Circumstances often bring us into situations that may not always be the most ideal. Shin Kazama is a young pilot who just graduated from a flight academy in Paris. His future looks certain; he is optimistic, has a job lined up with Yamato airlines and his beautiful girlfriend is the daughter of the president of the company. All his dreams are about to come true except for the fact that he decided to join his best friend on a drunken night on the town which ended up with the naive and very impaired Shin signing a paper without really reading over it. The following morning he comes to find out he has a new destiny and that destiny is in the foreign legion air force of Arslan. Shin Kazama’s future now belongs to Area 88.
Area 88, released in 1985, is an example of an early masterpiece for the then new direct to video format, the OVA. Produced by Studio Pierrot, the same company that released the first OVA release in late 1983 (Dallos), Area 88 showed a growing maturity in a short span of time. Based off of the original manga, this pocket sized three episode (two if you have an alternate release) was one of the first productions I experienced in the beginning of my journey into the deep dive of being a hard core older otaku who was looking for options to play catch up as it were. Megazone 23 Part 1 and Area 88 (episode 1 at the time) were my homework almost a decade ago and needless to say I was happy to find alternate material to compliment the usual material I had up to that point.
Let’s look at nature vs. nurture in regards to our hero Shin Kazama. True there is the debate of are things predestined or learned all across the map, but in regards to Shin I have to point to the nurture aspect, or more precisely environmental influence. Shin’s initial nature is a gentile soul whose life has become flipped upside down. He is depressed, he is desparate. More than anything he wants to return to Japan to go back to his former life. But over time from being in the battlefield and around battle scared pilots he begins to morph into a cold blooded mercenary as it is the only way for him to survive. The only life he can conceive is being trapped in a fighter plane trying to earn enough credits to qualify for an honorable discharge. Of course he can serve three years or desert (which he tried earlier in his career) as well.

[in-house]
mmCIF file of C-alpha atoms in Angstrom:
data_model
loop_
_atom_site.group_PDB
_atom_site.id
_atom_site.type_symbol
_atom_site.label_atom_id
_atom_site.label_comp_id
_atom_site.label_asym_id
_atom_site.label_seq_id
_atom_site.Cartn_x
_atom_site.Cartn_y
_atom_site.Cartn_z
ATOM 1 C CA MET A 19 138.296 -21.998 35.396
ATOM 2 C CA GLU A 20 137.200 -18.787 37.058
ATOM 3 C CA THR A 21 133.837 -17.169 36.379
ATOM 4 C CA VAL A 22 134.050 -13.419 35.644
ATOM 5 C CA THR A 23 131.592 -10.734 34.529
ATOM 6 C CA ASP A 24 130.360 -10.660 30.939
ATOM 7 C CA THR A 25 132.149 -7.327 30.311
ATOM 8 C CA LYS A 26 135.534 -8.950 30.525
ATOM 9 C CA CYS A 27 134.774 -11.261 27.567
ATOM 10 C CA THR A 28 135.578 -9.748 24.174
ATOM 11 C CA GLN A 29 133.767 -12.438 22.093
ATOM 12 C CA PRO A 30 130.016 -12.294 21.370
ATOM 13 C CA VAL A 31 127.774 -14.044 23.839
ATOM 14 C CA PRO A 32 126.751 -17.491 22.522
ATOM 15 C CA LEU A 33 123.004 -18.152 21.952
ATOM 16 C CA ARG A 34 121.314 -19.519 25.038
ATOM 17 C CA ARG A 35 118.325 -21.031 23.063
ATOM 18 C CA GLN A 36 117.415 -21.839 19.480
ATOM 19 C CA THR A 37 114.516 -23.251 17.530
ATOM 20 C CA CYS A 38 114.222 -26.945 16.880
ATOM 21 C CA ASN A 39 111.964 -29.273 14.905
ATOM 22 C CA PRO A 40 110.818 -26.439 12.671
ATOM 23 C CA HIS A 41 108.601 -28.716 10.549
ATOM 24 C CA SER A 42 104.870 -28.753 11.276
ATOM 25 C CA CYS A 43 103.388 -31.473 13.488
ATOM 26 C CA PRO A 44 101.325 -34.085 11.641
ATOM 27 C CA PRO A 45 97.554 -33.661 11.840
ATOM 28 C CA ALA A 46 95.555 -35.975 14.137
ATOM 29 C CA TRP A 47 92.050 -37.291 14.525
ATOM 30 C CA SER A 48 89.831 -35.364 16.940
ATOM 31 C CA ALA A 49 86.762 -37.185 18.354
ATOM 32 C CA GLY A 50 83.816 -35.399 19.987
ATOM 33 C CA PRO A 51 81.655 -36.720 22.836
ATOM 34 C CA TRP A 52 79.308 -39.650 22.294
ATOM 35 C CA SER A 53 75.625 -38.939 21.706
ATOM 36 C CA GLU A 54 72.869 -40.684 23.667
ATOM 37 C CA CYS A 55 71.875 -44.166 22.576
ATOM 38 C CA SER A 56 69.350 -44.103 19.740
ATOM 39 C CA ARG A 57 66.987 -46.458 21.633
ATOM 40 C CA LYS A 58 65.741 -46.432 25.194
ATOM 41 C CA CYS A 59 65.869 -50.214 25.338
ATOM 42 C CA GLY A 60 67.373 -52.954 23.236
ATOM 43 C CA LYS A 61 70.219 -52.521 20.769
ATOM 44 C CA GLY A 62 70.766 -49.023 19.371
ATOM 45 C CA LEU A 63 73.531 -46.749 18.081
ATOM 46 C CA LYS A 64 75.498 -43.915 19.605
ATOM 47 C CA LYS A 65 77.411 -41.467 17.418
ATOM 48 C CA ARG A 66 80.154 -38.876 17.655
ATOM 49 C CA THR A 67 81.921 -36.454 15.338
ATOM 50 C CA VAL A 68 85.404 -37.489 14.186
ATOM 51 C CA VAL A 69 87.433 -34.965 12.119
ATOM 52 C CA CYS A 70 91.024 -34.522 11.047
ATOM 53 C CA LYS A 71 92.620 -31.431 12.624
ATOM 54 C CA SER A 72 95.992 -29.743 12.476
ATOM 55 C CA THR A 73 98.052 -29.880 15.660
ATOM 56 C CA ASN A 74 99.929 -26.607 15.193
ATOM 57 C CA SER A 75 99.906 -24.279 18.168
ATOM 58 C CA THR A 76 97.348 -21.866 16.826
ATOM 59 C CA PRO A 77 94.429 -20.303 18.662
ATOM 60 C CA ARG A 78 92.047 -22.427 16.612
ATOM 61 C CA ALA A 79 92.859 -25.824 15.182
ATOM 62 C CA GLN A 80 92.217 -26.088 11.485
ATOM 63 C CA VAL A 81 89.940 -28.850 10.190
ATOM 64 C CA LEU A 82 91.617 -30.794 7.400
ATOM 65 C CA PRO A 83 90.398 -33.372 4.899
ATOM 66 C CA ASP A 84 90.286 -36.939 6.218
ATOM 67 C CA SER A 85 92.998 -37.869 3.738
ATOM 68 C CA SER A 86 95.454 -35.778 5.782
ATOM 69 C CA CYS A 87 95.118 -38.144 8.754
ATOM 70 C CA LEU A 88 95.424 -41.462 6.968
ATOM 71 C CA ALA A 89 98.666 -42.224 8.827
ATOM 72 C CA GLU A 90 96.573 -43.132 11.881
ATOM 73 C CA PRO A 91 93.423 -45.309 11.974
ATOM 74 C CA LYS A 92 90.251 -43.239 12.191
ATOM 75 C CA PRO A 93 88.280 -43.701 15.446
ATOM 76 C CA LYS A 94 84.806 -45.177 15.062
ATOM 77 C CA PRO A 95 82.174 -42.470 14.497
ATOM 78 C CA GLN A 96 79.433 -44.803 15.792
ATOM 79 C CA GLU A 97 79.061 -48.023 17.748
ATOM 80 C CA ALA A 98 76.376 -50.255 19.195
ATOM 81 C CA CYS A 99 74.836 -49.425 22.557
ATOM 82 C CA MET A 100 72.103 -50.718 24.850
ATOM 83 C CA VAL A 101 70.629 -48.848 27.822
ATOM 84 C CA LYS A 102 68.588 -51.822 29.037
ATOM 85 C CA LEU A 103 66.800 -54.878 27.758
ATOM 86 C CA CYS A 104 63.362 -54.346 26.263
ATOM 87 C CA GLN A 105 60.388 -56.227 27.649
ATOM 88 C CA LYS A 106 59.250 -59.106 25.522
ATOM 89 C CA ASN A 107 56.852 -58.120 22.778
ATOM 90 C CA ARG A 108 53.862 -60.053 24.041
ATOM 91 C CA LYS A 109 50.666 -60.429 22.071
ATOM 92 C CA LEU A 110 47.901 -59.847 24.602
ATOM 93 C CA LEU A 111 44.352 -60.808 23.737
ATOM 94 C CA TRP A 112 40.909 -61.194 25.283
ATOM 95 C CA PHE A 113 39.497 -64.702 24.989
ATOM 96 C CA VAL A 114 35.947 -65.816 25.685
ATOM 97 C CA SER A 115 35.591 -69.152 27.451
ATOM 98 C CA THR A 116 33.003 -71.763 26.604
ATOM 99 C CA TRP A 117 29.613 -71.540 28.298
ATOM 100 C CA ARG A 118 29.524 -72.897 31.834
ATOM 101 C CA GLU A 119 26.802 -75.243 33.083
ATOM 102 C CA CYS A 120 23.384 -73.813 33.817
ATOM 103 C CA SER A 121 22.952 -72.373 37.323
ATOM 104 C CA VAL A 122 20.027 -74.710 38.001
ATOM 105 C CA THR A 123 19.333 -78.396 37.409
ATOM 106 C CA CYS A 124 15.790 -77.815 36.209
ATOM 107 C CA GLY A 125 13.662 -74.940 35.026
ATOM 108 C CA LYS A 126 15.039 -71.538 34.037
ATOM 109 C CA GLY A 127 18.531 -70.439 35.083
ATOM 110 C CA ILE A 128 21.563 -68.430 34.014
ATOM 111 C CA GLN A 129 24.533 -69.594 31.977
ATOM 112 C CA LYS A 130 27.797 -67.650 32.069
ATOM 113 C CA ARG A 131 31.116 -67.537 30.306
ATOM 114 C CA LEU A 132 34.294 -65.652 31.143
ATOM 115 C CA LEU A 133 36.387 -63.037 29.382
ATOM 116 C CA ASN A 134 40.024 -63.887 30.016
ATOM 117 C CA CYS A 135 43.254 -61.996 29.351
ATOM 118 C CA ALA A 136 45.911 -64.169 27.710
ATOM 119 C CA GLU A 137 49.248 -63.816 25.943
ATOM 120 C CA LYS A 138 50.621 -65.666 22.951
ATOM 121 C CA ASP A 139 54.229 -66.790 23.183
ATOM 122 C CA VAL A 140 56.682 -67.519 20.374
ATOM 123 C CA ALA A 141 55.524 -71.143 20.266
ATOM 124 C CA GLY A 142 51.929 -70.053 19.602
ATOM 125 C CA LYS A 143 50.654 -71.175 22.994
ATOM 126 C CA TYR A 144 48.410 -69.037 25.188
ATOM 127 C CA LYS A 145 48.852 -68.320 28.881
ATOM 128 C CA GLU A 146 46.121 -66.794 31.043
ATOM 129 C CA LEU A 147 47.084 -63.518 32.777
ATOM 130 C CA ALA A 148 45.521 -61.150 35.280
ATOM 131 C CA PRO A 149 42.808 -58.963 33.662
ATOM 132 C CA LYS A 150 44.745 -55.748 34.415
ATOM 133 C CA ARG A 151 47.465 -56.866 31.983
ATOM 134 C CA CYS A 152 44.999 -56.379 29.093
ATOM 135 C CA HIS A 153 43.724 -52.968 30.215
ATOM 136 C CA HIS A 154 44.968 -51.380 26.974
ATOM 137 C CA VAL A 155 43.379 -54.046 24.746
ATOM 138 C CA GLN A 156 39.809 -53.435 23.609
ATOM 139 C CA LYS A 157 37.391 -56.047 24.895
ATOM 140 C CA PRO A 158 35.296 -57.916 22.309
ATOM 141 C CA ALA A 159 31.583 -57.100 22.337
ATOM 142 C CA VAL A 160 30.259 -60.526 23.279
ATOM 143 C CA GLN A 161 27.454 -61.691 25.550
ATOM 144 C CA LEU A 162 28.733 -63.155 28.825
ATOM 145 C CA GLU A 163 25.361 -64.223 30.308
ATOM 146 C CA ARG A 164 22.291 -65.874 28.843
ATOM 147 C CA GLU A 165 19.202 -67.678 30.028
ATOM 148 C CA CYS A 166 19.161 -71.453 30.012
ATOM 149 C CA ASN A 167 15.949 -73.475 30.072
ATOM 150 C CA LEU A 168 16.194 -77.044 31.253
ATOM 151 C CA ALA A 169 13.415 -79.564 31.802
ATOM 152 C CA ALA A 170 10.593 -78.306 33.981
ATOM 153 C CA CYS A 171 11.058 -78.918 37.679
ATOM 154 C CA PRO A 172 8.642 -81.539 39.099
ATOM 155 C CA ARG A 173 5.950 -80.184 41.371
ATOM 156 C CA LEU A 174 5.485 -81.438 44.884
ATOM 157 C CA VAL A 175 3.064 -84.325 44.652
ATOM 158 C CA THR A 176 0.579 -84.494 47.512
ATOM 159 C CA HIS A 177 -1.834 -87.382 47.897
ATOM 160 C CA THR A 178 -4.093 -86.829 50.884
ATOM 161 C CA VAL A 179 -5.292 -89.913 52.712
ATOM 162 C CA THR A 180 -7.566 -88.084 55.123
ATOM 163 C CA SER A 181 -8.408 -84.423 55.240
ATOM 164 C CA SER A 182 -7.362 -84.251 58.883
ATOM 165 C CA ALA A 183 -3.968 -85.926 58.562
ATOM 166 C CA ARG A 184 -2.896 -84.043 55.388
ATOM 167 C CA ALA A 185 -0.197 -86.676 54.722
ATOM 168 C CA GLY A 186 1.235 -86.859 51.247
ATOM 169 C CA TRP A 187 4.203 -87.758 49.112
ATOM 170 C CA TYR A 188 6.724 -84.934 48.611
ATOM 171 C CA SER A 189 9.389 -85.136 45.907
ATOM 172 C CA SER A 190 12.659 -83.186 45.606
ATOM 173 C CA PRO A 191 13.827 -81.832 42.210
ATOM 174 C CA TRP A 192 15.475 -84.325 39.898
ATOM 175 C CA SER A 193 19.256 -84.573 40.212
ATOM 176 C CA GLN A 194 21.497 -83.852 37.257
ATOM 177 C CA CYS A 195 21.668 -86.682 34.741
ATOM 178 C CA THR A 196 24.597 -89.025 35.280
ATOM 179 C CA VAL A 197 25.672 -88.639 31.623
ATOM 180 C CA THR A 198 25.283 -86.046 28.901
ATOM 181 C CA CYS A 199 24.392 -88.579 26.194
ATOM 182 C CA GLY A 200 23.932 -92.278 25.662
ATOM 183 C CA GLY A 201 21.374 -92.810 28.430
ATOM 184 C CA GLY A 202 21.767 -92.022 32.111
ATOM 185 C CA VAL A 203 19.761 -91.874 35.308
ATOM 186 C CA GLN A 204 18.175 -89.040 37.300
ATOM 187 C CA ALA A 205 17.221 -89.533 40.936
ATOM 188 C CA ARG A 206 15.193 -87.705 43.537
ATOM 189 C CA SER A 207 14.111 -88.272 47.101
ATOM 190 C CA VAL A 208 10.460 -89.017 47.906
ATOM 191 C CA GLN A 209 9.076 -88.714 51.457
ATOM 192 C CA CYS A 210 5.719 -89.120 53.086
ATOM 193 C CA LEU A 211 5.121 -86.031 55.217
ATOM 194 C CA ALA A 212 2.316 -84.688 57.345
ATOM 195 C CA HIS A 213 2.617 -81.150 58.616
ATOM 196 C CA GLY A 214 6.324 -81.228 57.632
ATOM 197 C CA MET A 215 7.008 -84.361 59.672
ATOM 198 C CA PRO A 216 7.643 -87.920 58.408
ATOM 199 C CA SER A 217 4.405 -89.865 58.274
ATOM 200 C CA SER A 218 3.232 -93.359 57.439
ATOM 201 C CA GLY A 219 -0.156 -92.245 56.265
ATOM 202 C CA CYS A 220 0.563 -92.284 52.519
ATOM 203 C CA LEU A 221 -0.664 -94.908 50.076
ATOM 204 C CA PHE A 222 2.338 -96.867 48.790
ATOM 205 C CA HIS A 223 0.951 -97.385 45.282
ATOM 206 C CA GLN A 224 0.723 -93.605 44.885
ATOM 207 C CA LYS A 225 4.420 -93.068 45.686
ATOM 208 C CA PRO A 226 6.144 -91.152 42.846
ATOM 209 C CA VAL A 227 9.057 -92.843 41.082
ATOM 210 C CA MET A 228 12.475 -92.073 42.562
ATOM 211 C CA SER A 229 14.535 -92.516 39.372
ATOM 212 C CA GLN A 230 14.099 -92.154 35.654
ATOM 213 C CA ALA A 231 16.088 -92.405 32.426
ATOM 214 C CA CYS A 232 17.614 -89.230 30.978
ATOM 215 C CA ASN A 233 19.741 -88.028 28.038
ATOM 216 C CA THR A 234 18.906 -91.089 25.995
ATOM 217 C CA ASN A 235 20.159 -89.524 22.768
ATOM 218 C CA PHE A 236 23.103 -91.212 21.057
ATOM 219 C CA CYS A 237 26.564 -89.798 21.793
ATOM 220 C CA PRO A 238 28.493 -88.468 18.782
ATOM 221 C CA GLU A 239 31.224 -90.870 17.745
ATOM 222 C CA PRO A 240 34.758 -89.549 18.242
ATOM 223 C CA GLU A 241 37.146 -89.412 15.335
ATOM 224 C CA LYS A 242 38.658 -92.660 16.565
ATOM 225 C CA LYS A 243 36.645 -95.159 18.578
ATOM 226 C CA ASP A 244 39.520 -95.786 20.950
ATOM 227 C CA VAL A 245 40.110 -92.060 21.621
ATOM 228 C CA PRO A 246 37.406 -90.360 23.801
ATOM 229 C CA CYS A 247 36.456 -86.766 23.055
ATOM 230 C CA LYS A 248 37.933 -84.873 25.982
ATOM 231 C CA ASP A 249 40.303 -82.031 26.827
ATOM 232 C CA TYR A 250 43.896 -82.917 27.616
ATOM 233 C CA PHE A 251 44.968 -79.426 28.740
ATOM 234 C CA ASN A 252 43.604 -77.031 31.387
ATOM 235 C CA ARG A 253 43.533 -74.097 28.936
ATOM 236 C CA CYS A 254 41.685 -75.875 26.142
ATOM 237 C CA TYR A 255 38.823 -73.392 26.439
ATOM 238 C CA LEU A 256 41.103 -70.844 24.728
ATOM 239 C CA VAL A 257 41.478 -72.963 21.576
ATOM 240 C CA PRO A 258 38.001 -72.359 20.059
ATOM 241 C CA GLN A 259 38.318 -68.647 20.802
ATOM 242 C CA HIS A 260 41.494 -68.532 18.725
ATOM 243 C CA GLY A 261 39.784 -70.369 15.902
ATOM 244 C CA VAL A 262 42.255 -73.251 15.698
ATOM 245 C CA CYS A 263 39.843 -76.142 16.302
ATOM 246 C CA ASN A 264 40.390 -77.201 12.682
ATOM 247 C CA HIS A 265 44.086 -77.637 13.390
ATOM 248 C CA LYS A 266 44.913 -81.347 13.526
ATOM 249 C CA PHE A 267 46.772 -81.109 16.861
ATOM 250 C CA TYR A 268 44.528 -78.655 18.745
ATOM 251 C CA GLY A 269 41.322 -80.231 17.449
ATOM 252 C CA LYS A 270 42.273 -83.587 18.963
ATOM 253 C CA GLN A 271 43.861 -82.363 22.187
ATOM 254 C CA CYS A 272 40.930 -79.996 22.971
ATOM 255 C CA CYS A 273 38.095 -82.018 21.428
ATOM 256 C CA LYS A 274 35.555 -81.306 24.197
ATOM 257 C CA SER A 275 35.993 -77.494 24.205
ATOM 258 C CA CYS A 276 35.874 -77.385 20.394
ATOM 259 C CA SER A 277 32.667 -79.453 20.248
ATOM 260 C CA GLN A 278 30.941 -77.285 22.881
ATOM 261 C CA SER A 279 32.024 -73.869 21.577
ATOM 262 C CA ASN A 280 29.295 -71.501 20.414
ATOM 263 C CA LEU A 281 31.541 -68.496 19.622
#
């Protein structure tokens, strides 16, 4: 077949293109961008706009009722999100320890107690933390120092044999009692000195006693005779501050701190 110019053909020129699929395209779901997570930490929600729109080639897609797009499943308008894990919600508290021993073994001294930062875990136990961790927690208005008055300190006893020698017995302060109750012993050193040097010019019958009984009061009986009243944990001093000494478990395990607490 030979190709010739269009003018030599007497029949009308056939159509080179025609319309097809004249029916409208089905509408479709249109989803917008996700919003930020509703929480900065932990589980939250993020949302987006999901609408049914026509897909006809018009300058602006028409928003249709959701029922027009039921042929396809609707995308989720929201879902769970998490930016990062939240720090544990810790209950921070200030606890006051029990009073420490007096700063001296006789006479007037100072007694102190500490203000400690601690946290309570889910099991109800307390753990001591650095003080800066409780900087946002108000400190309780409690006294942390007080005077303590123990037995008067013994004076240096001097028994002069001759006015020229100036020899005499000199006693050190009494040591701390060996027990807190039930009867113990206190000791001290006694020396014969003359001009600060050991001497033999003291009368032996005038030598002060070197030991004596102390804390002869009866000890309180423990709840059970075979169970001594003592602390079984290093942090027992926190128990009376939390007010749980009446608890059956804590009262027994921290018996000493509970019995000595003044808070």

Shin is a victim of circumstance, NO! He accepted his current condition instead of holding on to his genuine truth, but war does strange things to everyone involved. The love of his life Ryoko is now being approached by the friend who sold him out, Kanzaki. As Kanzaki weasels his way up the corporate ladder and enforce his love to Ryoko he can never escape the ghost of his old friend Shin. Often times their paths cross even though they may not be looking at each other in the face. Talk about a soap opera and a half and I am eating it all up with a bucket of popcorn (I need a refill!). Much of this story can be seen in many of the mecha series of the time, as I see this as shonen-esque type show, but Area 88 is a bit more down to earth dealing with actual war machinery and a more contemporary setting (be it the late 70s/early 80s). It’s kind of like, what I read somewhere, a more realistic G.I. Joe. Very true in that observation, but I still seeArea 88 as a tale of a man who lost his faith in himself.
Another avenue I often look at with the lens of Area 88 is the concept of the war draft. Growing up a decade after the ending of the Vietnam war, the shadow of being told to go to war without question or reason was around. This was my parents’ generation and of course it was reflected in films such as Apocalyse Now and Platoon. Much like those films, Area 88 shows a young man’s life change due to the circumstance of being taken away from his environment and his dreams. The spoils of war often silence many young people who had drive and ambition. If you feel it is your duty to serve you are more than able, but we should never force anyone to do what they may not feel is truly right.
Truly a gold standard of the OVA, Area 88 tells it’s story with the right pacing and production value. Without any question it is required viewing for anyone interested in classic Japanese animation. Just one word of parting advice… never sign anything when you have been drinking alcohol. You never know what misfortunes can arise from being careless.